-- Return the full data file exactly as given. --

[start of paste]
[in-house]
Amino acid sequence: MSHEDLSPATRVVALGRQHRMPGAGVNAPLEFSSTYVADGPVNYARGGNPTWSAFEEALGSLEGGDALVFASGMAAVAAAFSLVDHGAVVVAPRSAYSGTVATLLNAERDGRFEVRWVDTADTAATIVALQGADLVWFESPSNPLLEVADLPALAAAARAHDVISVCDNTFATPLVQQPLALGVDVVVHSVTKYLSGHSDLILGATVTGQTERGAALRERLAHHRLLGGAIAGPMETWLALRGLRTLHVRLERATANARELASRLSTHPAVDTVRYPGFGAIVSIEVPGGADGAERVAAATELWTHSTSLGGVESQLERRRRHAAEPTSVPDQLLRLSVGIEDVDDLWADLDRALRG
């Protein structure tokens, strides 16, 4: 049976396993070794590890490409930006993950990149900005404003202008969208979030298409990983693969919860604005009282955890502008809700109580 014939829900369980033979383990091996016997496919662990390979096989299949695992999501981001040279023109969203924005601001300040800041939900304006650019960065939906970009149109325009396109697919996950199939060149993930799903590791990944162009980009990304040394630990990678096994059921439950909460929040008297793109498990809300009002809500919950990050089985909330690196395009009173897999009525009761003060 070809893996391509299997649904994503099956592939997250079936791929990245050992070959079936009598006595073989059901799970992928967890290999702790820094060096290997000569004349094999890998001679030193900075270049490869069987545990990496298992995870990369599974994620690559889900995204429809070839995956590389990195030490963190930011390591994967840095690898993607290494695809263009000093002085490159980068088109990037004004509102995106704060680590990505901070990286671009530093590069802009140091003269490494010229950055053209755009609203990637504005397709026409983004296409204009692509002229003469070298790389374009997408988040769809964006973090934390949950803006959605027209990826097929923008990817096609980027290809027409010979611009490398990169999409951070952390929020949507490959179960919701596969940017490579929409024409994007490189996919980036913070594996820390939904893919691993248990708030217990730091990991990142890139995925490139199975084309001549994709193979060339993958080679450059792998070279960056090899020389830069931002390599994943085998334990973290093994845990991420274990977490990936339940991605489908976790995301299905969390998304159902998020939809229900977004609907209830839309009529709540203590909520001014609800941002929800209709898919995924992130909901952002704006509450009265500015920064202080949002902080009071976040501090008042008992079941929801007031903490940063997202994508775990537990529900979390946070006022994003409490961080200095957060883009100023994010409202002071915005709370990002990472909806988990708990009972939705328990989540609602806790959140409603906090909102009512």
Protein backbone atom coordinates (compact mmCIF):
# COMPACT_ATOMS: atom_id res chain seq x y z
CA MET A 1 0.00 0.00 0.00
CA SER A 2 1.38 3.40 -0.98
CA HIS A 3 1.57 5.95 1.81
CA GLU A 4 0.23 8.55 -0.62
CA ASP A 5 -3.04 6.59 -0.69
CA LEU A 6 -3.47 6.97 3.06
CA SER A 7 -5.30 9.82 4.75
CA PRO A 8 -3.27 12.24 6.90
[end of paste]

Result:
[in-house]
Amino acid sequence: MSHEDLSPATRVVALGRQHRMPGAGVNAPLEFSSTYVADGPVNYARGGNPTWSAFEEALGSLEGGDALVFASGMAAVAAAFSLVDHGAVVVAPRSAYSGTVATLLNAERDGRFEVRWVDTADTAATIVALQGADLVWFESPSNPLLEVADLPALAAAARAHDVISVCDNTFATPLVQQPLALGVDVVVHSVTKYLSGHSDLILGATVTGQTERGAALRERLAHHRLLGGAIAGPMETWLALRGLRTLHVRLERATANARELASRLSTHPAVDTVRYPGFGAIVSIEVPGGADGAERVAAATELWTHSTSLGGVESQLERRRRHAAEPTSVPDQLLRLSVGIEDVDDLWADLDRALRG
């Protein structure tokens, strides 16, 4: 049976396993070794590890490409930006993950990149900005404003202008969208979030298409990983693969919860604005009282955890502008809700109580 014939829900369980033979383990091996016997496919662990390979096989299949695992999501981001040279023109969203924005601001300040800041939900304006650019960065939906970009149109325009396109697919996950199939060149993930799903590791990944162009980009990304040394630990990678096994059921439950909460929040008297793109498990809300009002809500919950990050089985909330690196395009009173897999009525009761003060 070809893996391509299997649904994503099956592939997250079936791929990245050992070959079936009598006595073989059901799970992928967890290999702790820094060096290997000569004349094999890998001679030193900075270049490869069987545990990496298992995870990369599974994620690559889900995204429809070839995956590389990195030490963190930011390591994967840095690898993607290494695809263009000093002085490159980068088109990037004004509102995106704060680590990505901070990286671009530093590069802009140091003269490494010229950055053209755009609203990637504005397709026409983004296409204009692509002229003469070298790389374009997408988040769809964006973090934390949950803006959605027209990826097929923008990817096609980027290809027409010979611009490398990169999409951070952390929020949507490959179960919701596969940017490579929409024409994007490189996919980036913070594996820390939904893919691993248990708030217990730091990991990142890139995925490139199975084309001549994709193979060339993958080679450059792998070279960056090899020389830069931002390599994943085998334990973290093994845990991420274990977490990936339940991605489908976790995301299905969390998304159902998020939809229900977004609907209830839309009529709540203590909520001014609800941002929800209709898919995924992130909901952002704006509450009265500015920064202080949002902080009071976040501090008042008992079941929801007031903490940063997202994508775990537990529900979390946070006022994003409490961080200095957060883009100023994010409202002071915005709370990002990472909806988990708990009972939705328990989540609602806790959140409603906090909102009512």
Protein backbone atom coordinates (compact mmCIF):
# COMPACT_ATOMS: atom_id res chain seq x y z
CA MET A 1 0.00 0.00 0.00
CA SER A 2 1.38 3.40 -0.98
CA HIS A 3 1.57 5.95 1.81
CA GLU A 4 0.23 8.55 -0.62
CA ASP A 5 -3.04 6.59 -0.69
CA LEU A 6 -3.47 6.97 3.06
CA SER A 7 -5.30 9.82 4.75
CA PRO A 8 -3.27 12.24 6.90